The third chapter further expands on these ideas about modernity with a fascinating discussion of electricity, the effects of which must have seemed magical when the first light bulbs were turned on in public spaces, and not least when the British Museum lit up its Egyptian exhibits with electricity in the 1890s. Here, Dobson establishes the “myriad connections between ancient Egypt, electricity and the electro-magnetic spectrum across the nineteenth century” by exploring works that use Egypt as an “imaginative springboard” (121) and suggest antiquity as possessing a scientific wisdom that Victorians could learn from. Indeed, many electrical demonstrators, including the flamboyant “scientist-cum-showman” (17) Nickola Tesla (1856–1943), would claim electricity as the origin of Egyptian magic; he had, in effect, rediscovered it. Such claims found their way into fantastical fiction, and the many examples of this suggest, as Dobson explores, that “science and antiquity” were in “a dangerous embrace” (171), not least because of the concurrent discovery of the transformative, alchemical but potentially destructive powers of x-rays and radioactivity.

            A final chapter looks at dreams, trances, and telepathy, and starts with an illuminating discussion of a pageant play by Louis N. Parker (1852–1944) called Joseph and his Brethren (1913), which presumably owes something to the 1823 verse drama of the same name by Charles Wells that was much beloved by the Pre-Raphaelites. In Parker’s play, Potiphar’s wife is plucked from biblical obscurity to be given the name Zuleika and is a magician in a typically sexually confident fin-de-siècle style. However, her attempted seduction of Joseph, Dobson argues, is not so much femme fatale but rather mirrors the typical instructions of the stage mesmerist (“‘Look into mine eyes’” (180-1)), thus bestowing parapsychological abilities on the character. This discussion leads into further examples of extraordinary mind powers shown by literary characters of the late nineteenth century, such as in Marie Corelli’s fiction or that of Richard Marsh, and Haggard. In doing so, the chapter focuses on the eye as the bodily centre of “abnormal powers” (183) – the eye being one of the most common Egyptian symbols – and ends with a discussion that this abnormality suggests fears about degeneration and moral collapse.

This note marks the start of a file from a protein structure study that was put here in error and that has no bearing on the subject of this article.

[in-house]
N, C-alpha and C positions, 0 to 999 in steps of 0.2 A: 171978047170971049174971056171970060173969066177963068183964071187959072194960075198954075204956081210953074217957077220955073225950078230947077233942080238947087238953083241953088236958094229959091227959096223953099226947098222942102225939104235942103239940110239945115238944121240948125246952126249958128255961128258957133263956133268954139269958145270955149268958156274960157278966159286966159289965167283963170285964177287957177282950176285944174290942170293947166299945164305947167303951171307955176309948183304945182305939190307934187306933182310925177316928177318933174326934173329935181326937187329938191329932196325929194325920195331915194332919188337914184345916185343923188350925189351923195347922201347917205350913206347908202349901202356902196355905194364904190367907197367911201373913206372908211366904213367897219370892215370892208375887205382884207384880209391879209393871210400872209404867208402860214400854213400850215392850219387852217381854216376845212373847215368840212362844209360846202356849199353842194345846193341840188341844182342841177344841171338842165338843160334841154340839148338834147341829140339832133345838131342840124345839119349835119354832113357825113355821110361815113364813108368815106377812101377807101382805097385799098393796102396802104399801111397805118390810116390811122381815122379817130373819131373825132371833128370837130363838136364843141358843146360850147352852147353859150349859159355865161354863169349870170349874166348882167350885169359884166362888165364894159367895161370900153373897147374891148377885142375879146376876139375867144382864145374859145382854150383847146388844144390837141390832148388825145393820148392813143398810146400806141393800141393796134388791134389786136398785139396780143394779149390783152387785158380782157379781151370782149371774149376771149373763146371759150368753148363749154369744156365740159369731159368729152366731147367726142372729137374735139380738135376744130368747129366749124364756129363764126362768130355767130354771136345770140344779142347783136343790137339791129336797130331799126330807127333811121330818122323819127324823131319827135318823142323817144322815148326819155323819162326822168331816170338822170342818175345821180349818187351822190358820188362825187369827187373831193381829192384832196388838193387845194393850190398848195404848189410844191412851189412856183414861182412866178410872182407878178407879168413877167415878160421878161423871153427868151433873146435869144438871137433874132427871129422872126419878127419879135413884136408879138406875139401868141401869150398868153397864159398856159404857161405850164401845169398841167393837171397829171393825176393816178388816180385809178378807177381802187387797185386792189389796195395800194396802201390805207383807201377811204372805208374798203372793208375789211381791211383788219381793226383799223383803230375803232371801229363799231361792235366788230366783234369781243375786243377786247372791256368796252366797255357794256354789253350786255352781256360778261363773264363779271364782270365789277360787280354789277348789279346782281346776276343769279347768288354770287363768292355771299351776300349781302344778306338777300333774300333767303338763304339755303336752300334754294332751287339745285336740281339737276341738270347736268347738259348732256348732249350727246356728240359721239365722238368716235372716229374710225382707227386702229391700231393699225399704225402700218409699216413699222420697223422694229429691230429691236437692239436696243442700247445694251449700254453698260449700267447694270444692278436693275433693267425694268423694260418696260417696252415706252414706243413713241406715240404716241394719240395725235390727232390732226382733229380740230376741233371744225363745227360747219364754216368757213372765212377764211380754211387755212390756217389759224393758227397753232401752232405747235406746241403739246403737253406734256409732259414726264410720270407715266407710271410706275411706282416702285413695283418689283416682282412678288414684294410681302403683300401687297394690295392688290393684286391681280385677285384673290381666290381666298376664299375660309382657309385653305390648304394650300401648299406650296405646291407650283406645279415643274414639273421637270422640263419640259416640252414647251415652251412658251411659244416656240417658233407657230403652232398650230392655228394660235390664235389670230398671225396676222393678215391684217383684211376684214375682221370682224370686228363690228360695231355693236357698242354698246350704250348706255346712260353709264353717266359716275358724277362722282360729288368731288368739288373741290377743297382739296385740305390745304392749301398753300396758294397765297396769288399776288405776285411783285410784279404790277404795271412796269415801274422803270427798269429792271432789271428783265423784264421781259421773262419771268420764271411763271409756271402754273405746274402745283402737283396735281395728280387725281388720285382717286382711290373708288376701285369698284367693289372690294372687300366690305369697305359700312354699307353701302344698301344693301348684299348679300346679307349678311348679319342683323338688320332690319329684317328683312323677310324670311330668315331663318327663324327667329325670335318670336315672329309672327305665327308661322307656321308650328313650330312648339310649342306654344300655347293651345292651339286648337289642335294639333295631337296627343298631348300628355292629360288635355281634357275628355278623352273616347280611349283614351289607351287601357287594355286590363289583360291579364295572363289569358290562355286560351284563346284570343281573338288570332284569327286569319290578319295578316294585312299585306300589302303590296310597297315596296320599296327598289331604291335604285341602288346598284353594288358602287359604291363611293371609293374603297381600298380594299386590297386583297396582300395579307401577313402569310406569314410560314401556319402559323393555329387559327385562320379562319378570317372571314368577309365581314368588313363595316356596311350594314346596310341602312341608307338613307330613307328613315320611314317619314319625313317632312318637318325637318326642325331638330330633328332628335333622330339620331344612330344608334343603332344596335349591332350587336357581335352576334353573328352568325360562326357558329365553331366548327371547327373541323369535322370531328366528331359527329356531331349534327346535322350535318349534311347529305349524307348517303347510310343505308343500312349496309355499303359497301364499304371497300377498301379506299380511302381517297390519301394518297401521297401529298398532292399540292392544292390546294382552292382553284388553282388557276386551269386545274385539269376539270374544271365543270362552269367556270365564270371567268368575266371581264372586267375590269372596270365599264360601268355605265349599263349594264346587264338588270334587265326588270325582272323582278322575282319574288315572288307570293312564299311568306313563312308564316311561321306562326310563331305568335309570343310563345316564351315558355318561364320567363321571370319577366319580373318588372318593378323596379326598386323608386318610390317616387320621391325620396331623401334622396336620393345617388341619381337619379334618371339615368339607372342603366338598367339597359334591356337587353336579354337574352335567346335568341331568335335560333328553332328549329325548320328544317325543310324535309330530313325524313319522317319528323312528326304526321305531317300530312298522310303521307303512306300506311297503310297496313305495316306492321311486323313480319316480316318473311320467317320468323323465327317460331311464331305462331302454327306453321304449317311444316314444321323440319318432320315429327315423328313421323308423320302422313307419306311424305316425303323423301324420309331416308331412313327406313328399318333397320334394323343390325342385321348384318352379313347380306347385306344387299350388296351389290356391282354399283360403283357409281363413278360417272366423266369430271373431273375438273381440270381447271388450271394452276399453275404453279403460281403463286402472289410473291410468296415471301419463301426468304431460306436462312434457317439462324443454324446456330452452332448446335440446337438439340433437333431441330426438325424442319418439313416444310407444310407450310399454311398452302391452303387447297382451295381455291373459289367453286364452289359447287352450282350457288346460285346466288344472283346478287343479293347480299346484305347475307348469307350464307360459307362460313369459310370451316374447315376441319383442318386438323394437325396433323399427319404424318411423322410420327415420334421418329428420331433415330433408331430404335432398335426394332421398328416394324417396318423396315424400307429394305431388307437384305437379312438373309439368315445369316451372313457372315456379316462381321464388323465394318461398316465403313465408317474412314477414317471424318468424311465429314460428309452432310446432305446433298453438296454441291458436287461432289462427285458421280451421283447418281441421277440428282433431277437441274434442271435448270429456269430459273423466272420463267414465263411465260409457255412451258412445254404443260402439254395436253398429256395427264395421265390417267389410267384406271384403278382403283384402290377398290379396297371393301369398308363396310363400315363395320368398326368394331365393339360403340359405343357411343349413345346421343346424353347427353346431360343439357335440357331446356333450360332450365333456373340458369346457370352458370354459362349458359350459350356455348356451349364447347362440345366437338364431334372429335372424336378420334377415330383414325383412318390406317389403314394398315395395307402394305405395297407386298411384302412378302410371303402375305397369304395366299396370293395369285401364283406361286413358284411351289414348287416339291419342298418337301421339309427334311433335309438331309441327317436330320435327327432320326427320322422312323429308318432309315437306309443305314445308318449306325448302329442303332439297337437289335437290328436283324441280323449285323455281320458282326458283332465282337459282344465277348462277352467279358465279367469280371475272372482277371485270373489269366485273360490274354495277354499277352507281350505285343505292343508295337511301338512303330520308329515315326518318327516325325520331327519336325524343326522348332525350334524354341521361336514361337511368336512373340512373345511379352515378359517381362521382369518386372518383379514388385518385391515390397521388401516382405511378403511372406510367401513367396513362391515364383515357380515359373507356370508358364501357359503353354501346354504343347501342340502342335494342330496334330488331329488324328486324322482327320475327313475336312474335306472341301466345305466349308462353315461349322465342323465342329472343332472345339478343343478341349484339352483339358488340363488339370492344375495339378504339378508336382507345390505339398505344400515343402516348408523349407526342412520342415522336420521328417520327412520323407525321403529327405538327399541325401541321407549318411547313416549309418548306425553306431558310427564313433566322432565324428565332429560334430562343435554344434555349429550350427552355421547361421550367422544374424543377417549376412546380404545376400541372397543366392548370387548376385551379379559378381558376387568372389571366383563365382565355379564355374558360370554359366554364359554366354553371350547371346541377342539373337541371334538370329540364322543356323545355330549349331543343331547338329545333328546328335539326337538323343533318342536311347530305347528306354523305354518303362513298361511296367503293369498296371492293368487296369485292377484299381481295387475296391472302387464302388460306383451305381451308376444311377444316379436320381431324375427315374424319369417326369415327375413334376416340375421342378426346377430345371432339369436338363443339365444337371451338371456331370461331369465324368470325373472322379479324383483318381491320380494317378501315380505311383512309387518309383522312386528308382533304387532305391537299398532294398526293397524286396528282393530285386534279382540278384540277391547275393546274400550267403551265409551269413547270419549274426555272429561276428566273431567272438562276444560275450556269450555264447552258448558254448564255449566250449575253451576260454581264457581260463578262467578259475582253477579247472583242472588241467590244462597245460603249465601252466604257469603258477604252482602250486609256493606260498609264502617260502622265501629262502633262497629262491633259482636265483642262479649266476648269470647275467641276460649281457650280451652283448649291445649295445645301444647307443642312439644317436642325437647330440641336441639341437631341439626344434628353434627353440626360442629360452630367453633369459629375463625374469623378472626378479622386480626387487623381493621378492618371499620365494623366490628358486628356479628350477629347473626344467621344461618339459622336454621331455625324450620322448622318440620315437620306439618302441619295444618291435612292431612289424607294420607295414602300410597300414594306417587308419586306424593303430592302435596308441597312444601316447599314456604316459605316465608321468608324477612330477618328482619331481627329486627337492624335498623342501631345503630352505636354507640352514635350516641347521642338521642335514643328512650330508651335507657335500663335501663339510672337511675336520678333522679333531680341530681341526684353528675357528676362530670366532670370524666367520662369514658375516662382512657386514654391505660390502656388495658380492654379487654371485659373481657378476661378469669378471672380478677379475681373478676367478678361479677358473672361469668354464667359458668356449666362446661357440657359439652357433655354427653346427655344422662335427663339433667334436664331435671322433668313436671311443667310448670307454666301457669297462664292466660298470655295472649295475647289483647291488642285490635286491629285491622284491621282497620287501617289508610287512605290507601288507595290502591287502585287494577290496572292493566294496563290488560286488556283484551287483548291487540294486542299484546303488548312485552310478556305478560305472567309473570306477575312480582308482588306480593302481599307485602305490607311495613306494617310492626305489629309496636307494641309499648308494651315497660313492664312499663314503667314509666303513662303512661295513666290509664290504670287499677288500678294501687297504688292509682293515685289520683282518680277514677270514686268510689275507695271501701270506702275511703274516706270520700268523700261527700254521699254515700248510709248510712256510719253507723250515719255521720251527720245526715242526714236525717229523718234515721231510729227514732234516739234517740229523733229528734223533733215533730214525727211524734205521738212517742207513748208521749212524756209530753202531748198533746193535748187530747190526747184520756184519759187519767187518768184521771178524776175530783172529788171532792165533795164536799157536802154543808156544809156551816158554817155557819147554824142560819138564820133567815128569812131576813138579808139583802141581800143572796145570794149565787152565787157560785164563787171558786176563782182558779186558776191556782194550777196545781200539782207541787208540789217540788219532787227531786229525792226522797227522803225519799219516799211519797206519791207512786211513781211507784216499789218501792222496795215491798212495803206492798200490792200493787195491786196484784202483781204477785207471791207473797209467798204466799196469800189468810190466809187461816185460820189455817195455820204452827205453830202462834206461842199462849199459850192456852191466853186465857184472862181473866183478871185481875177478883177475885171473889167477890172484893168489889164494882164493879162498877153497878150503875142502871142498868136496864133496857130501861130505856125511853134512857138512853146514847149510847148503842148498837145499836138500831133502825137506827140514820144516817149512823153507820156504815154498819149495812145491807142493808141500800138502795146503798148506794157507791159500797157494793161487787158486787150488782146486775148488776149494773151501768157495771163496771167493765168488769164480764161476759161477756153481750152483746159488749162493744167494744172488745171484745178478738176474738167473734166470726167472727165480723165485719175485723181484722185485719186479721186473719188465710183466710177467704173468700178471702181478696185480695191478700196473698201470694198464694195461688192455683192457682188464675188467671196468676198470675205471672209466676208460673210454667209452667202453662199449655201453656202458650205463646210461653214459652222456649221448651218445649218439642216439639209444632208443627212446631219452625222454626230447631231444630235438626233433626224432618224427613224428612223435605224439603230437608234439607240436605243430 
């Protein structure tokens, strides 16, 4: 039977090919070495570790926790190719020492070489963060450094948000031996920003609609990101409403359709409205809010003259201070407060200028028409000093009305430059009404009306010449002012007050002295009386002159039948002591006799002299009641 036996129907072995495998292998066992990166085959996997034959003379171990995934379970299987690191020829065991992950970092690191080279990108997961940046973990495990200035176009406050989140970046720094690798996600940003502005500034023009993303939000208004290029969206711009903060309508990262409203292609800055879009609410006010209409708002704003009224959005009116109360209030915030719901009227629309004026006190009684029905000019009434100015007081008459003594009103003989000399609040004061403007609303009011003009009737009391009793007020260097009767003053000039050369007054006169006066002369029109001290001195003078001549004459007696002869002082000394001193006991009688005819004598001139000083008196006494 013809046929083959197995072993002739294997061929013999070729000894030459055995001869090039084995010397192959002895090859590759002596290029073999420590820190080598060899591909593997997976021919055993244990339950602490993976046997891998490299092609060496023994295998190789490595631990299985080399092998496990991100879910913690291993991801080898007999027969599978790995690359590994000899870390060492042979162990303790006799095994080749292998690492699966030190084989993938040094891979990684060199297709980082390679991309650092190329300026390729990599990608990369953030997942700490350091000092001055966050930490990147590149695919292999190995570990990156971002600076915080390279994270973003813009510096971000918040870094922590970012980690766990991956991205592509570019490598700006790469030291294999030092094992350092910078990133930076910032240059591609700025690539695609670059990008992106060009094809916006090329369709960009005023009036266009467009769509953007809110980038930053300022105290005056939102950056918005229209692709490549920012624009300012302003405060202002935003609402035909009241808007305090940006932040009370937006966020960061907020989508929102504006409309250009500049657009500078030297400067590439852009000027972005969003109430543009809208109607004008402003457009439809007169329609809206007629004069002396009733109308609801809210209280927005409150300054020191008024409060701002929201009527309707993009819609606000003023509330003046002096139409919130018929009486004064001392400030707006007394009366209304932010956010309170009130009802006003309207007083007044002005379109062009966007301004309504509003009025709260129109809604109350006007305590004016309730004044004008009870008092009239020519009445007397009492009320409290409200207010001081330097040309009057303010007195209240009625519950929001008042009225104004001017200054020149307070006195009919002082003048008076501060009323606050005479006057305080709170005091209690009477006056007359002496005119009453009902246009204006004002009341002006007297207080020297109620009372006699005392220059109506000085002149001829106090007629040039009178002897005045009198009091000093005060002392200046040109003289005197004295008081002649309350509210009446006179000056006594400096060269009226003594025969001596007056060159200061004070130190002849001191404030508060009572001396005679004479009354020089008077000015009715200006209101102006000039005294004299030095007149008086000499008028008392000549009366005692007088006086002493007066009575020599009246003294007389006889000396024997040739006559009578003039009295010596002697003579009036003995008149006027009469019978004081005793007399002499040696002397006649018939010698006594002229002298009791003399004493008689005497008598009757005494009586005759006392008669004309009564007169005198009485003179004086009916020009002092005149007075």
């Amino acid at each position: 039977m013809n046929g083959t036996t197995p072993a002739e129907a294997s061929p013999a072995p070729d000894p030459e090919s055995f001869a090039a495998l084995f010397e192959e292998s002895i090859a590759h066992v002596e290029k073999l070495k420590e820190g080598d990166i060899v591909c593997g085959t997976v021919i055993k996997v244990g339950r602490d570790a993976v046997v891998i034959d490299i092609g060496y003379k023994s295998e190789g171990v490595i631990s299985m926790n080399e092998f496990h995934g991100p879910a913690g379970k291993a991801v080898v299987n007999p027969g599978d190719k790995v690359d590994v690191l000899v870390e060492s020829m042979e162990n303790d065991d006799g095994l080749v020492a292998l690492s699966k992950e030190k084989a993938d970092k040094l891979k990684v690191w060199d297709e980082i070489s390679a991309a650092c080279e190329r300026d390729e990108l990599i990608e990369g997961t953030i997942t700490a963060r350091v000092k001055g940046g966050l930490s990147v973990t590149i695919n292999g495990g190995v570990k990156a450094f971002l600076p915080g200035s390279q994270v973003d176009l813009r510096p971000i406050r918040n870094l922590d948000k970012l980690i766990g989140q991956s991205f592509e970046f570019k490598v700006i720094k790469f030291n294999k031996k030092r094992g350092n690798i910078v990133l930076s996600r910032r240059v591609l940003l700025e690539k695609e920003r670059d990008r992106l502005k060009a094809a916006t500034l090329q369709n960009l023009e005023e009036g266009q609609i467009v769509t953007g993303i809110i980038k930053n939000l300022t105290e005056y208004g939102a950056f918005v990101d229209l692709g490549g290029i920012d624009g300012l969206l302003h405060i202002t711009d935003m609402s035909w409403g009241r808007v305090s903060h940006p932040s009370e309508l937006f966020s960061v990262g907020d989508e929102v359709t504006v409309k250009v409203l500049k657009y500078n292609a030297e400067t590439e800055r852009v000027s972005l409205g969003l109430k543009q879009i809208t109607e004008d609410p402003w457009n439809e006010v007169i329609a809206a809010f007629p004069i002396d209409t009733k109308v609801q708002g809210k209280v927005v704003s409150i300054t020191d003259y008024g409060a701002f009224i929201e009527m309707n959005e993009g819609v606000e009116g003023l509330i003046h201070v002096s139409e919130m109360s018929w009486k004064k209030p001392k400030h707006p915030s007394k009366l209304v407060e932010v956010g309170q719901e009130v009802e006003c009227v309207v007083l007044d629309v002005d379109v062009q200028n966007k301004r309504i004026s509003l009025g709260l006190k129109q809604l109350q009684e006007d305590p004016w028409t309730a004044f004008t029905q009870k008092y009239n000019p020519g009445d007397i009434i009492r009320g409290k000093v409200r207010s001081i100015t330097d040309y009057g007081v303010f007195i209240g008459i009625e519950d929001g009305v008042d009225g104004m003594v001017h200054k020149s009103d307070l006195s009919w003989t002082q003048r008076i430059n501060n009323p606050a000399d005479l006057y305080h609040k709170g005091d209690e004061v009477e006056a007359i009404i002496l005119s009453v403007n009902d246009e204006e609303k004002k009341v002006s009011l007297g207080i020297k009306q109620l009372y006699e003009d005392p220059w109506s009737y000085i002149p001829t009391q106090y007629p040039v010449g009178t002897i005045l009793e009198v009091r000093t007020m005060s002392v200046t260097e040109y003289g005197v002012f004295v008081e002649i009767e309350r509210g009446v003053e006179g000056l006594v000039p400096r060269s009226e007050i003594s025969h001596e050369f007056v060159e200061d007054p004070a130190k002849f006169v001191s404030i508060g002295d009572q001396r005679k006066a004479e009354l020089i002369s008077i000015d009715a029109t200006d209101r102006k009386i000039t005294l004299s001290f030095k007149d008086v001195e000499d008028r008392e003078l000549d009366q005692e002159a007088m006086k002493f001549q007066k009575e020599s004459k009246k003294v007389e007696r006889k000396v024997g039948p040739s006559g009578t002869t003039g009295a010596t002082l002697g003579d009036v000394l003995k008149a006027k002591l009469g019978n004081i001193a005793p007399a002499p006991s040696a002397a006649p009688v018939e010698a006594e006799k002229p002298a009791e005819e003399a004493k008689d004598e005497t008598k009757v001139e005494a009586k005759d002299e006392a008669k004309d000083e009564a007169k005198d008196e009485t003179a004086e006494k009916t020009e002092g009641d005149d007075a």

Dobson’s work ends on a note concerning the twentieth-century afterlives of this nineteenth-century Egypt obsession, not least in speculative and science fiction, film and TV. While she admits that such a survey needs a book in its own right, Dobson examines particularly persistent tropes and legacies, and, not least, misunderstandings about ancient Egypt. Indeed, the act of imaginative misunderstanding about the past is at the heart of this book, and this is an intriguing critical perspective that may be highly fruitful for the literary study of other epochs and histories. Ultimately, this is one of those expansive books that goes well beyond the usual areas of literary studies by highlighting the importance of ephemera and popular entertainment in period research.